Fancy taking the stage at the Lyceum?
Lyceum calls for women aged 16–26 to be the Chorus in Aeschylus's The Suppliant Women – and more
Greek tragedy: we all think we know what it means. There's usually sex and violence. Somebody's done A Bad Thing, typically involving Sleeping With Someone They Shouldn't Have, and the Forces of Something Or Other conspire to make sure that the Somebody gets inexorably and brutally punished for it. There's usually collateral damage, in the form of dead family members. There will generally be a scene in which the Somebody does some serious Lamenting, usually before being killed.
Well, it's more complicated than that. The above pretty much describes the basic set-up of Sophocles' Oedipus the King, except that Oedipus doesn't die (not in that play, anyway.) In the same playwright's Antigone, the titular character does die, but nobody's been sleeping with anyone, and she's not the one who gets the most brutal punishment or does the bitterest lamenting (that would be Creon). Weirdest of all, in Aeschylus's trilogy Oresteia you'll find all of the above elements, except that the whole thing has a happy ending. Sometimes, Greek tragedy is hardly tragic at all.
Aeschylus's Hiketides, usually translated as The Suppliants and in David Greig's upcoming version for the Lyceum as The Suppliant Women, is different again. For a start, the sex and violence haven't happened yet: the play is about a group of young women, the Danaids (daughters of Danus, fact fans), fleeing from impending forced marriage to their Egyptian cousins. All Greek tragedies have a Chorus, whose role is usually to comment on what's going on, but in this one, the Chorus is also the Protagonist in that they drive the action by turning up at Argos and begging for protection from the pursuing Egyptians.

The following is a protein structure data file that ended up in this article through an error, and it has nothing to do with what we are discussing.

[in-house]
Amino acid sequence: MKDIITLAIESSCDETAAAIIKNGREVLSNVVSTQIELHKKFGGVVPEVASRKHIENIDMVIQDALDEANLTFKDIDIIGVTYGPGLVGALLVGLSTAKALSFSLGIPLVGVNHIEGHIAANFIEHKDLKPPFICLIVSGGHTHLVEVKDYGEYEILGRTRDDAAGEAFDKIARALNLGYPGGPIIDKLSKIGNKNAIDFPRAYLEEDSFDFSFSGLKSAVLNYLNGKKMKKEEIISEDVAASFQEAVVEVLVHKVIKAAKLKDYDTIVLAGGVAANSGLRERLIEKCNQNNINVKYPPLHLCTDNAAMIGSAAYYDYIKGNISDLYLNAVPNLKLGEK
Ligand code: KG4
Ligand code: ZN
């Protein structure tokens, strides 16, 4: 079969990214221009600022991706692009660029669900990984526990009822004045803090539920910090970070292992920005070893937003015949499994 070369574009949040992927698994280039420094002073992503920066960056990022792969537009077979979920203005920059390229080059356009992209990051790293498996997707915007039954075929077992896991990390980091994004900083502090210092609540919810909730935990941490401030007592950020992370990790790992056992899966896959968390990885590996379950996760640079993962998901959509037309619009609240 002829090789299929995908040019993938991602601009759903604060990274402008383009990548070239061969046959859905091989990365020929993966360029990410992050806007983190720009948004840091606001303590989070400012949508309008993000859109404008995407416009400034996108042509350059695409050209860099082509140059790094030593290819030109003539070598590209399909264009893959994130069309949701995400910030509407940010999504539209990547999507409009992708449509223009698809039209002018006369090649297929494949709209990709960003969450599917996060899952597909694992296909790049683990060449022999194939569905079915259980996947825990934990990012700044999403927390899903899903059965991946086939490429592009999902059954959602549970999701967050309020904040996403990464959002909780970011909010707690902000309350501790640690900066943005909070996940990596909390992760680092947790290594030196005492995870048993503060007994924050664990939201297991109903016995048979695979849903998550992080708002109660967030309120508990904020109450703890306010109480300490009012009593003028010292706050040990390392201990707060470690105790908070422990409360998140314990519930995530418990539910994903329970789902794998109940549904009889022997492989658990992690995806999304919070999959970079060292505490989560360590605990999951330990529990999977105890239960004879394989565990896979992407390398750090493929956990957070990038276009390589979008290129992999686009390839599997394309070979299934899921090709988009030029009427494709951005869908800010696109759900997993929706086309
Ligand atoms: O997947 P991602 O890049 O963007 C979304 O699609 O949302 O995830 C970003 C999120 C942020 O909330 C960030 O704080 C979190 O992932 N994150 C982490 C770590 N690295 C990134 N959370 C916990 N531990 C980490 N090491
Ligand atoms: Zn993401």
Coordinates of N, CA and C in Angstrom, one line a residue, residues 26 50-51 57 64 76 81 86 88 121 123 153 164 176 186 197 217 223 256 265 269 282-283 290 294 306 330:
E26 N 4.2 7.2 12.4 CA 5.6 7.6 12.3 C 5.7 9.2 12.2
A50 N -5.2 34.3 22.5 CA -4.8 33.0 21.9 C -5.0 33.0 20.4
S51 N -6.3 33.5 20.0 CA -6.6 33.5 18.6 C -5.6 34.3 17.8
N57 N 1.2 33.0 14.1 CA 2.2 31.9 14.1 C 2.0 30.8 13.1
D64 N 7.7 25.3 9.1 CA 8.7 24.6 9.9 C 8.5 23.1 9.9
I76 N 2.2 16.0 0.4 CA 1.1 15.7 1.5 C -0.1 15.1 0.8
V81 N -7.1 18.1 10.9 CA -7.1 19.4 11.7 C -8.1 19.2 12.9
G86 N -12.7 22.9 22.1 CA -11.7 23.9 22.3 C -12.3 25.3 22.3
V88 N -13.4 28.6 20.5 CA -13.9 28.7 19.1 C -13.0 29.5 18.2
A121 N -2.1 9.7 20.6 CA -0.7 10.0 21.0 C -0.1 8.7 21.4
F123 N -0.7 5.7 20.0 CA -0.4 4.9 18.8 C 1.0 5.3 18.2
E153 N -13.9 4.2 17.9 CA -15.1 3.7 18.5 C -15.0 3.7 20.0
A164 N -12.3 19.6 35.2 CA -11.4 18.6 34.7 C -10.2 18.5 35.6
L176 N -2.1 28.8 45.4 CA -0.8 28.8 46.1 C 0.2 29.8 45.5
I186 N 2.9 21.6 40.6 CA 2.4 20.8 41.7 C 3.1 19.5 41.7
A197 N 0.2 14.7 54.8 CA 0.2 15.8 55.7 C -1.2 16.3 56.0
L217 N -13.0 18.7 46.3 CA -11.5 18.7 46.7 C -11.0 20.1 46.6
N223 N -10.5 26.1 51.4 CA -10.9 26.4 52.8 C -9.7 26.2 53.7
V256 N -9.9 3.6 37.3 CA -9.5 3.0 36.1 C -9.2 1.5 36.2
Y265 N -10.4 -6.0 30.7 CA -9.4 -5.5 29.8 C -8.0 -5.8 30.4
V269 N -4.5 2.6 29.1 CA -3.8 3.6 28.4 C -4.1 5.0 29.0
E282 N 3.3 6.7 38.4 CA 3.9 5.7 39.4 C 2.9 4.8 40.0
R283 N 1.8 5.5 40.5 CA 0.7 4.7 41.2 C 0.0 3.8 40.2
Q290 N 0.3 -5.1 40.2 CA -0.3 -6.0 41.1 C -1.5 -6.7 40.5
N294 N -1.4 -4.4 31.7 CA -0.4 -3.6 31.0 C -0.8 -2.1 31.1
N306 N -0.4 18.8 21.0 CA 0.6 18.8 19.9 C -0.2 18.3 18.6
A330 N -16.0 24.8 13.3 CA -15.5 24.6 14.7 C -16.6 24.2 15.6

Given such a many-headed cast, the show's director Ramin Gray is outsourcing the protagonist by calling for women aged from 16–26 to play the Danaids. This is exactly in keeping with how these plays were originally staged. Back in the fifth century BC, when Greek drama spectacularly rose and fell in Athens, only a few roles in a tragedy were played by professional actors. The Chorus would be played by members of the local community, and if you fit the age and sex criteria and are available to rehearse and perform between August and October 2016, you might contact them at firstname.lastname@example.org (using THE SUPPLIANT WOMEN as the subject line) to register your interest.
If you're not a woman aged 16–26 and are green with jealousy, you might still find yourself on the Lyceum stage this season. In June 2017, the theatre will be staging Peter Handke's The Hour We Knew Nothing Of Each Other, a drama with over 400 performers, and again, they're not casting it the usual way. Handke is one of the most contrarian of a highly contrarian generation of Austrian writers: he worked with Wim Wenders back in the day, co-writing the much-loved arthouse romance Wings of Desire, but he also wrote a classic piece of late 60s confrontational avant-theatre, Insulting the Audience, and became notorious in the 90s for expressing support for Serbia in the aftermath of the Yugoslav War, even making a speech at Slobodan Milosevic's funeral in 2006.
The Hour … is a good deal less controversial, containing as it does no dialogue at all. But it does need a lot of performers, and director Wils Wilson invites you to register your interest in being one of them by emailing email@example.com with THE HOUR WE KNEW NOTHING OF EACH OTHER as the subject line.
The Suppliant Women is at the Lyceum from 1–15 Oct 2016. The Hour We Knew Nothing Of Each Other is at the Lyceum in June 2017.